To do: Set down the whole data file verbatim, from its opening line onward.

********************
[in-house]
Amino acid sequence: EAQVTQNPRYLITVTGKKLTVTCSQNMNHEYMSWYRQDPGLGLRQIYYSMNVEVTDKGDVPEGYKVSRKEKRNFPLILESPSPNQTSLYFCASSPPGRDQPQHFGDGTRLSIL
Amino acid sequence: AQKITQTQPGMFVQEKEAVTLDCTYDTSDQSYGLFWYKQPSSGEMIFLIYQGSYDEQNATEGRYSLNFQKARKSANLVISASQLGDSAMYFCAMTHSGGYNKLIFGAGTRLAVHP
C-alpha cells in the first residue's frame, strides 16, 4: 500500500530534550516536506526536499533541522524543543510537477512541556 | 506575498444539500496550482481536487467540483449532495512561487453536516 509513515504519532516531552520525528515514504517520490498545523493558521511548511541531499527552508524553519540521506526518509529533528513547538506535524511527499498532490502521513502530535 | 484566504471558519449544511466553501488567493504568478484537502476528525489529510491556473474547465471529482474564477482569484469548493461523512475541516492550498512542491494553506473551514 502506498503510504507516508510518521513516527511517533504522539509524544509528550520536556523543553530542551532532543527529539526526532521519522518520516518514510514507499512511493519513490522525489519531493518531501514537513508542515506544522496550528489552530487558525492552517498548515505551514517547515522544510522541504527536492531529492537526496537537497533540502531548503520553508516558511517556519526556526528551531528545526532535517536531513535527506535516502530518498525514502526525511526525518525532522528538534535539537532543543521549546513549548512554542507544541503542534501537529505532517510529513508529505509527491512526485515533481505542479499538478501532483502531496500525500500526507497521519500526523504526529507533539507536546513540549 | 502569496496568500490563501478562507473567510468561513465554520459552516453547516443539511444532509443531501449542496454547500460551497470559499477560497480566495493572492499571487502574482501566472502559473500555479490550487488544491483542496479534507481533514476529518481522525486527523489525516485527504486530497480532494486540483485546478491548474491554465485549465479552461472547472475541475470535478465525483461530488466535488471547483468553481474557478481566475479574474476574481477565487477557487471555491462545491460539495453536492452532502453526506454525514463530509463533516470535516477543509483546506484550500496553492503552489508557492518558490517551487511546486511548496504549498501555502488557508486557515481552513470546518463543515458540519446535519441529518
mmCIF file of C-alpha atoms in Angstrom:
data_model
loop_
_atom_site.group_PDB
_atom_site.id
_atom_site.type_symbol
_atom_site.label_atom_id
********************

[in-house]
Amino acid sequence: EAQVTQNPRYLITVTGKKLTVTCSQNMNHEYMSWYRQDPGLGLRQIYYSMNVEVTDKGDVPEGYKVSRKEKRNFPLILESPSPNQTSLYFCASSPPGRDQPQHFGDGTRLSIL
Amino acid sequence: AQKITQTQPGMFVQEKEAVTLDCTYDTSDQSYGLFWYKQPSSGEMIFLIYQGSYDEQNATEGRYSLNFQKARKSANLVISASQLGDSAMYFCAMTHSGGYNKLIFGAGTRLAVHP
C-alpha cells in the first residue's frame, strides 16, 4: 500500500530534550516536506526536499533541522524543543510537477512541556 | 506575498444539500496550482481536487467540483449532495512561487453536516 509513515504519532516531552520525528515514504517520490498545523493558521511548511541531499527552508524553519540521506526518509529533528513547538506535524511527499498532490502521513502530535 | 484566504471558519449544511466553501488567493504568478484537502476528525489529510491556473474547465471529482474564477482569484469548493461523512475541516492550498512542491494553506473551514 502506498503510504507516508510518521513516527511517533504522539509524544509528550520536556523543553530542551532532543527529539526526532521519522518520516518514510514507499512511493519513490522525489519531493518531501514537513508542515506544522496550528489552530487558525492552517498548515505551514517547515522544510522541504527536492531529492537526496537537497533540502531548503520553508516558511517556519526556526528551531528545526532535517536531513535527506535516502530518498525514502526525511526525518525532522528538534535539537532543543521549546513549548512554542507544541503542534501537529505532517510529513508529505509527491512526485515533481505542479499538478501532483502531496500525500500526507497521519500526523504526529507533539507536546513540549 | 502569496496568500490563501478562507473567510468561513465554520459552516453547516443539511444532509443531501449542496454547500460551497470559499477560497480566495493572492499571487502574482501566472502559473500555479490550487488544491483542496479534507481533514476529518481522525486527523489525516485527504486530497480532494486540483485546478491548474491554465485549465479552461472547472475541475470535478465525483461530488466535488471547483468553481474557478481566475479574474476574481477565487477557487471555491462545491460539495453536492452532502453526506454525514463530509463533516470535516477543509483546506484550500496553492503552489508557492518558490517551487511546486511548496504549498501555502488557508486557515481552513470546518463543515458540519446535519441529518
mmCIF file of C-alpha atoms in Angstrom:
data_model
loop_
_atom_site.group_PDB
_atom_site.id
_atom_site.type_symbol
_atom_site.label_atom_id